Break the story into acts
The most basic structure of a screenplay is the three-act story–Act 1 is the beginning, Act 2 is the middle, and Act 3 is the end. When you begin to outline your screenplay, start off with this format. Take your notes and story ideas and organize all the various small pieces into where you think they might belong. For instance, knowing that Act 1 is where you introduce the main characters, you may want to place any notes you have for individual characters there. Let’s say that your protagonist bites his fingernails, is an excellent chess player, and has a sarcastic sense of humor. Each one of those character traits is on a separate note. Place those under the Act 1 header because you know that you’ll need a scene (or multiple scenes) that introduce each of these characteristics. You don’t want to wait until late in the story to discover something about your hero that might be useful–set it up at the beginning so it can be paid off later. Some ideas are critical to the plot and may have to take place in the middle or end of the story; determine where the most appropriate place for these elements are and list them accordingly. It is also a good idea to know how you want the story to begin (hopefully with a scene that grabs the audience so they will be interested in what comes next) and how it will end. Write these details down in Act 1 and Act 3, respectively.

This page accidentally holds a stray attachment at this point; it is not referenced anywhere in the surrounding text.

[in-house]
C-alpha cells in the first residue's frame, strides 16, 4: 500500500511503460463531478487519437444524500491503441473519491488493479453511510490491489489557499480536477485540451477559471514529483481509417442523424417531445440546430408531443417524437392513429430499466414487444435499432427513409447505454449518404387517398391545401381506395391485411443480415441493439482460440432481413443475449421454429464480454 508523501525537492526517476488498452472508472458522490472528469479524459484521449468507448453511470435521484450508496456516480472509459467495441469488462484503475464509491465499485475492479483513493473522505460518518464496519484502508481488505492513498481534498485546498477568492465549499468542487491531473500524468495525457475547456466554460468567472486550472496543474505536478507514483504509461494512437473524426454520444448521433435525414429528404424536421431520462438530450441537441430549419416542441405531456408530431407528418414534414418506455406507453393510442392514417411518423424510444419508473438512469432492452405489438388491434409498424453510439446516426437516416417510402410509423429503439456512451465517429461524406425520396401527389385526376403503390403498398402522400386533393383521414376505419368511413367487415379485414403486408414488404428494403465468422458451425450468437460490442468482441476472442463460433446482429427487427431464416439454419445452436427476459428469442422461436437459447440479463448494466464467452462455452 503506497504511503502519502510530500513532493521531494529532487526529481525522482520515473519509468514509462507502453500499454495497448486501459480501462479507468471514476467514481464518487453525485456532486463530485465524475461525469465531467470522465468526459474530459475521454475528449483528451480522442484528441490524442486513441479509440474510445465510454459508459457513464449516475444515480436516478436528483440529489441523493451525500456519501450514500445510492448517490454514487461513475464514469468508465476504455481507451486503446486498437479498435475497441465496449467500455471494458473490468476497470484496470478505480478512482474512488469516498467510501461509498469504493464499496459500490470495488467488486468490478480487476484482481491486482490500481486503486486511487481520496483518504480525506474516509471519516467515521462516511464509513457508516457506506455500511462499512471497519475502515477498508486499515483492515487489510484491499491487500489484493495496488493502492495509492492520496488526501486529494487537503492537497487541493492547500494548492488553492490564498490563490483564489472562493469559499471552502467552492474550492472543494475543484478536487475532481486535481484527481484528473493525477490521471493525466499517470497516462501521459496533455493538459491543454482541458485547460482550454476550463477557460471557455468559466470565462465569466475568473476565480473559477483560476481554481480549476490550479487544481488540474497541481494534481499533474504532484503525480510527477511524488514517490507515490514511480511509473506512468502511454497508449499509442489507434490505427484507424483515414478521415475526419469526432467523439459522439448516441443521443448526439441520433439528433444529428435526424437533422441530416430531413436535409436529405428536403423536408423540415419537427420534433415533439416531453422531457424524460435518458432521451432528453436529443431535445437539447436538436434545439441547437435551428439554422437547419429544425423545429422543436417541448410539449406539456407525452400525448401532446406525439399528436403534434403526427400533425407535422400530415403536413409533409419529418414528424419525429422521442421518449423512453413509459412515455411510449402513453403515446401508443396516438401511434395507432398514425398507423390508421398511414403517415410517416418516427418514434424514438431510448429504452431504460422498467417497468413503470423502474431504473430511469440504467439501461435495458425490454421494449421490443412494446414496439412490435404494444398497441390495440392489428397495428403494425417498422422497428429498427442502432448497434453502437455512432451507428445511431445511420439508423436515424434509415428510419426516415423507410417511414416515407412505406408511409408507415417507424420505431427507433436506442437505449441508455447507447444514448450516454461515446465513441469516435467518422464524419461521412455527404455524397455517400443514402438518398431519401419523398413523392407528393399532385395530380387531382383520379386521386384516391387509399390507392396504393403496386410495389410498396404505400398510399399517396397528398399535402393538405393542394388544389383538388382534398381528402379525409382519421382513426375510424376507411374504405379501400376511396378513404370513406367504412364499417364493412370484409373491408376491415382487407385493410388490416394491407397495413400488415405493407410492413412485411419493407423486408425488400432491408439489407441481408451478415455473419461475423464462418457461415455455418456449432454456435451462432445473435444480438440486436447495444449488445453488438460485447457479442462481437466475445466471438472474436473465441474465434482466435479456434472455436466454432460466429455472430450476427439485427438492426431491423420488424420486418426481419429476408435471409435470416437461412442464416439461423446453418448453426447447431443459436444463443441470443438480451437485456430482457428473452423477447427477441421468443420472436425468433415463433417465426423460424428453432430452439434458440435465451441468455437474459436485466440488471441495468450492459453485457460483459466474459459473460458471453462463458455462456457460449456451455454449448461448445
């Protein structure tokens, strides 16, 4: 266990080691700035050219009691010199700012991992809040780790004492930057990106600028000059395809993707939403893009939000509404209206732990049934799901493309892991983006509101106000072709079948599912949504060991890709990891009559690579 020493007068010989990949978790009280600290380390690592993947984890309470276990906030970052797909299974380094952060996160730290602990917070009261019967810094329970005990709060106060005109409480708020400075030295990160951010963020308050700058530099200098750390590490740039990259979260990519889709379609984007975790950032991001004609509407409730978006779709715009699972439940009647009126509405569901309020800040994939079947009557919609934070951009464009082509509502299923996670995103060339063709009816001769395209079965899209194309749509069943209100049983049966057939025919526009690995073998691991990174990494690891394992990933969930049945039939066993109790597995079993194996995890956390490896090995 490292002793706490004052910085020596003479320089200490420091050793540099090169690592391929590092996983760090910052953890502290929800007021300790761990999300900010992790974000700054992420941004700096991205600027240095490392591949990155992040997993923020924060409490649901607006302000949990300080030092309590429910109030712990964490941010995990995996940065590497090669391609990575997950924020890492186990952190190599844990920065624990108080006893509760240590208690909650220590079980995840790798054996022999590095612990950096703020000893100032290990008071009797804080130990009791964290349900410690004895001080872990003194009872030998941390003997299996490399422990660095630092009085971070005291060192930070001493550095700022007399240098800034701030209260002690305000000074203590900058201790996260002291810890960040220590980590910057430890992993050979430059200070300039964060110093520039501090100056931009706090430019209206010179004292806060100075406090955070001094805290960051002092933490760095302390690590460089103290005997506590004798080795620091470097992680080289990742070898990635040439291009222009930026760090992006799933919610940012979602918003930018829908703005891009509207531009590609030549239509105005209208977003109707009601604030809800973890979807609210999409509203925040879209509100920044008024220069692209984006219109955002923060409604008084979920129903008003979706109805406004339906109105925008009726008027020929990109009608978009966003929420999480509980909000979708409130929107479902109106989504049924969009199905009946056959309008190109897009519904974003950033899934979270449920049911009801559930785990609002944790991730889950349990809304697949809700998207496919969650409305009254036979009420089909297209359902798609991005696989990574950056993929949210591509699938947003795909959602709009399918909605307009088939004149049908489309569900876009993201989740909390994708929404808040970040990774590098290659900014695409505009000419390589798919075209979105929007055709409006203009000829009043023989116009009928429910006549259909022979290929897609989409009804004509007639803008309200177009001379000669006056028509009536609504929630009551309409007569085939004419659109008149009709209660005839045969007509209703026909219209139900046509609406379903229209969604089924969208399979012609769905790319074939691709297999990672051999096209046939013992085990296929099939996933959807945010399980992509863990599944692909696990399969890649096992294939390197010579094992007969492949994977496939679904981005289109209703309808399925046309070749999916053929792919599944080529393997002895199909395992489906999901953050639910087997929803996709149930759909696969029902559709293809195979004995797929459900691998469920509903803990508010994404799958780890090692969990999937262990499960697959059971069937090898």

Determine the turning points in the story